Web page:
For our new series, The Books that Raised Me, we talked to the School Library Association of New Zealand to discover the books that raised the librarians of SLANZA.
From their avalanche of responses, we’ve collated a list of books remembered most fondly from these librarians’ childhoods.
The classics of children’s literature are obviously pretty good at raising librarians, with the top billing going to book series by Enid Blyton, and much enthusiasm for Heidi, Black Beauty, The Borrowers and series such as Sue Barton and Nancy Drew. Notable mentions also to the books of Roald Dahl, Noel Streatfeild and Arthur Ransome, which also featured frequently in the librarians’ memories.
Anne of Green Gables by L.M. Montgomery
“I read it over and over. My brothers also loved it and my old copy still has soot marks on the pages from my brother reading it when he was on fire stoking duty. Funnily, I was not the only person at work who pulled this book off the shelf during lockdown and the mad months after, to read to our children as a balm for all the madness of 2020. Anne of Green Gables still holds the magic all these years later!”
“My grandmother gave the first few books to me when I was seven, and it was the first book to make me cry.”
The Lion, the Witch and the Wardrobe by C.S. Lewis
“I remember our Standard 3 (Year 5) teacher reading this to us, and I was hooked. Talking animals, magic, witches, swords, cloaks, battles, bravery, sacrifice… I had never read anything like that before. And the Turkish Delight the teacher brought in for us to try probably helped too, I’m sure!”
When We Were Very Young by A.A. Milne
“My first memory of being read aloud to: my mum reading ‘They’re changing guard at Buckingham Palace…’ and saying ‘bum, bum, bum, bum’ after every line as percussion. I found this hilarious. (She says she was saying ‘bump’ not ‘bum’ but that’s not how I remember it!)”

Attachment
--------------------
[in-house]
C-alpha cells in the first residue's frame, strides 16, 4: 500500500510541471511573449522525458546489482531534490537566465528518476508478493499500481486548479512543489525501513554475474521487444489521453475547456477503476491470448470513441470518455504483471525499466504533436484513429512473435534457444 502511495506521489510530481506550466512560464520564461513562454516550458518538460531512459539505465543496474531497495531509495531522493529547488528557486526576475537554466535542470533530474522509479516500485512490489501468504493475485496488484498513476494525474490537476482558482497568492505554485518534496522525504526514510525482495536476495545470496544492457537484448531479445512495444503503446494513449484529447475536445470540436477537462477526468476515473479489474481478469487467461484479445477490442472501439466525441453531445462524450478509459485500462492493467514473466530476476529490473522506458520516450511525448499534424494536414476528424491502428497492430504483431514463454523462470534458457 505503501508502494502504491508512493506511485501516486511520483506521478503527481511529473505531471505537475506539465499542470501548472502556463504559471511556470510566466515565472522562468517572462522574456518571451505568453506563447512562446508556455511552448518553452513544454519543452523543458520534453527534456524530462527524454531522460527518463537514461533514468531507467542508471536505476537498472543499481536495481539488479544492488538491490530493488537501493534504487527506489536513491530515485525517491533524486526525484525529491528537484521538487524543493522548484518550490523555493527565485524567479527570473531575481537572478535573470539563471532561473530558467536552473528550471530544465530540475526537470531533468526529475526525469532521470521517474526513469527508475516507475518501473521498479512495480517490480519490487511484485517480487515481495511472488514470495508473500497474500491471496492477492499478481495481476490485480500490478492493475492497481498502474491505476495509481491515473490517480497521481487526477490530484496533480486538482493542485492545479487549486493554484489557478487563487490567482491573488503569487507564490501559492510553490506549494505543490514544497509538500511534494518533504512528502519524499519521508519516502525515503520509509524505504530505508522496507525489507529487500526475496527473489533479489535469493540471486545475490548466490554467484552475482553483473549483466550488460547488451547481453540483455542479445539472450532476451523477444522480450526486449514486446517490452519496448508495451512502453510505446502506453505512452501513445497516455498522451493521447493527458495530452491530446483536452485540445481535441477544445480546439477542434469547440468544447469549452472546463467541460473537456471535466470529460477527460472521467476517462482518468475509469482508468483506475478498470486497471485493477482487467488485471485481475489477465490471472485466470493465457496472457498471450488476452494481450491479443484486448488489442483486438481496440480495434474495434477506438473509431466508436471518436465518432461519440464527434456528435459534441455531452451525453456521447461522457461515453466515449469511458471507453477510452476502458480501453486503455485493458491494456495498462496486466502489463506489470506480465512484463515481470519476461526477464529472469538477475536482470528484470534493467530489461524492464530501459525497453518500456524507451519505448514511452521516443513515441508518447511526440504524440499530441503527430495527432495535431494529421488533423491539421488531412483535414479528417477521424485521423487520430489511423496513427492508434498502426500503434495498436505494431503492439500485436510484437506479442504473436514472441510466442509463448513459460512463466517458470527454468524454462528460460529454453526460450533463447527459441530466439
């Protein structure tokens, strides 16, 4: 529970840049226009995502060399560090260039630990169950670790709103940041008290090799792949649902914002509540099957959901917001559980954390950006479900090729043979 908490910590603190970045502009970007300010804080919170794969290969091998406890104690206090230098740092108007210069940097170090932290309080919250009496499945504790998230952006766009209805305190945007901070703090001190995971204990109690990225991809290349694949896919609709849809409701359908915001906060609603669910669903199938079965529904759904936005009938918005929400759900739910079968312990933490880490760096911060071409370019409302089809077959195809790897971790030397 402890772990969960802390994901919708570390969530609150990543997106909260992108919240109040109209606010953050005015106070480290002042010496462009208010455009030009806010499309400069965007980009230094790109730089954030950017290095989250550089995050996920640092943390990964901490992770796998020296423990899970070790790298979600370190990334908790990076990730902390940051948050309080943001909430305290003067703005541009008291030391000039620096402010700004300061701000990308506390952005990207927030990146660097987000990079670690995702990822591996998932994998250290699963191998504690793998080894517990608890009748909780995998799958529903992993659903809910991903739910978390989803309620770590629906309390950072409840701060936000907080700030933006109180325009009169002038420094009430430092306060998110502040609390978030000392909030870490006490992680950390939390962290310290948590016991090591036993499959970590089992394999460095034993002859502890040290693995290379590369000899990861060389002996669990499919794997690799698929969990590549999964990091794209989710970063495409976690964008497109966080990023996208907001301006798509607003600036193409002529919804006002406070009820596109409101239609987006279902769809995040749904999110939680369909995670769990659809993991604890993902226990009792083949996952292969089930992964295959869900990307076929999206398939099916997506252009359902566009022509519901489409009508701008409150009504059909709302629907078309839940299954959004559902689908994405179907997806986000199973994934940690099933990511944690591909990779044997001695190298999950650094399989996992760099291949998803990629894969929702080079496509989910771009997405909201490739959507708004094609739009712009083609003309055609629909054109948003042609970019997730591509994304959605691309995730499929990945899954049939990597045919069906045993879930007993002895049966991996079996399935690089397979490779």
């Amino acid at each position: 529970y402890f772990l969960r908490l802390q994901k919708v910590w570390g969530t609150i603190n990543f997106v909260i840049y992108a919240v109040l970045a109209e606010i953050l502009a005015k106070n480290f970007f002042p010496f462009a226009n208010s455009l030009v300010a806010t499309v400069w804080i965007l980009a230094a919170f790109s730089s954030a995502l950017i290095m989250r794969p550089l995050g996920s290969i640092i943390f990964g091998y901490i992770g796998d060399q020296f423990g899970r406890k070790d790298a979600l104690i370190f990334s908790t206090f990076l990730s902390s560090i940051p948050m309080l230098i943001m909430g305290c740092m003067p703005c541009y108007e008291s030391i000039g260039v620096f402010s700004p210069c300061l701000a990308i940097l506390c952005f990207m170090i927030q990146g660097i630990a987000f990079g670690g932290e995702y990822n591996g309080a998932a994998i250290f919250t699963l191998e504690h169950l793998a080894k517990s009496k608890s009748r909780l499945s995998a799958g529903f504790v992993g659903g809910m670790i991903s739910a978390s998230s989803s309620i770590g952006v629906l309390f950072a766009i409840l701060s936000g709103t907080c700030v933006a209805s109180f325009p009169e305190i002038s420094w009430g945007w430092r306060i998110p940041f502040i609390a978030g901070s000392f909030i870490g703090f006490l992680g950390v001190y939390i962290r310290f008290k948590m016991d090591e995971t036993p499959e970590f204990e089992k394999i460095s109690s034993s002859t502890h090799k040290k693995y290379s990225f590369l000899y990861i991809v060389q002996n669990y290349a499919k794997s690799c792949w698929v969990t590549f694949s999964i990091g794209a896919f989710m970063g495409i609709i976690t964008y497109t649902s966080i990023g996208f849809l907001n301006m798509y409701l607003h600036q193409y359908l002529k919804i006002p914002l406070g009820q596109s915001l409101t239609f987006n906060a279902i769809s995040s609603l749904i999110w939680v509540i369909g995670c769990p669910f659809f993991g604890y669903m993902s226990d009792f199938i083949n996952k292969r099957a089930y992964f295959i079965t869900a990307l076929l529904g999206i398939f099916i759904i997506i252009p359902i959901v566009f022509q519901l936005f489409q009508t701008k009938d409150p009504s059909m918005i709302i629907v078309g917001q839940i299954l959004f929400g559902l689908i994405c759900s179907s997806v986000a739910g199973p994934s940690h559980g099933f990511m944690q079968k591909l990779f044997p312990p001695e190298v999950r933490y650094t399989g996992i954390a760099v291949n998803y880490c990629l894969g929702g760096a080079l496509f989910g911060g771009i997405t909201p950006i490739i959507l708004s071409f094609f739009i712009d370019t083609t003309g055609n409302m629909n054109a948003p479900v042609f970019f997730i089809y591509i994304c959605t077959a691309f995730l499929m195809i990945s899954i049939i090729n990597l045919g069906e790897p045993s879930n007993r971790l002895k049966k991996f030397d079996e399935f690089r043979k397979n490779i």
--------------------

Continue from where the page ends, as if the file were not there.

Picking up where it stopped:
“My first Enid Blyton book had been my mothers, and I gave all my Enid Blytons to my daughter who also loved them…she’s now 29, and also a librarian.”
“I read The Famous 5 from Book 1 to 21 then went right back to the start and did it all over again.”
The Magic Faraway Tree— “We had our own treehut made from flotsam and jetsam from around the farm … there was a combination of things you had to complete before you were allowed up the tree.”
“My great friend Shelagh and I read every single one. Although we may have shared the odd copy, we would still have to buy a copy ourselves so we had the complete set on our book shelf.”
“I loved the adventures of Trixie and her friend Honey. They were always outdoors solving mysteries. Growing up on a farm in the country, I could identify with Trixie. Plus, I wasn’t a Nancy fan—she was too perfect while Trixie was more like me.”
“My grandmother loved Agatha Christie so I got hooked when on holiday at her house and still love a good murder mystery.”
The Runaway Settlers by Elsie Locke
“This was the first book I read that was set in a place I recognised and made me realise books could be created by people all over the world not just some godly unidentifiable name in Britain.”
Anything I could get my hands on….
“I grew up in a remote area on a diet of Winnie the Pooh, Grimm’s fairy tales and Mother Goose Rhymes. Our grandmother sent us 45rpm vinyl records of read-along Disney stories—the ones where Tinkerbell rings her bell so you know when to turn the page; we devoured those. These books all bring back feelings of companionship and love. Once back in New Zealand, I loved Asterix and Tintin, Andre Brink’s teen novels, and pretty much anything I could get my hands on including, Black Beauty. Every birthday for years I got another Trixie Belden mystery. I was extremely jealous of my younger siblings who got to enjoy Richard Scarry books for their birthdays. I loved our local public library, it was a gift after having so few choices of reading in my younger years.”
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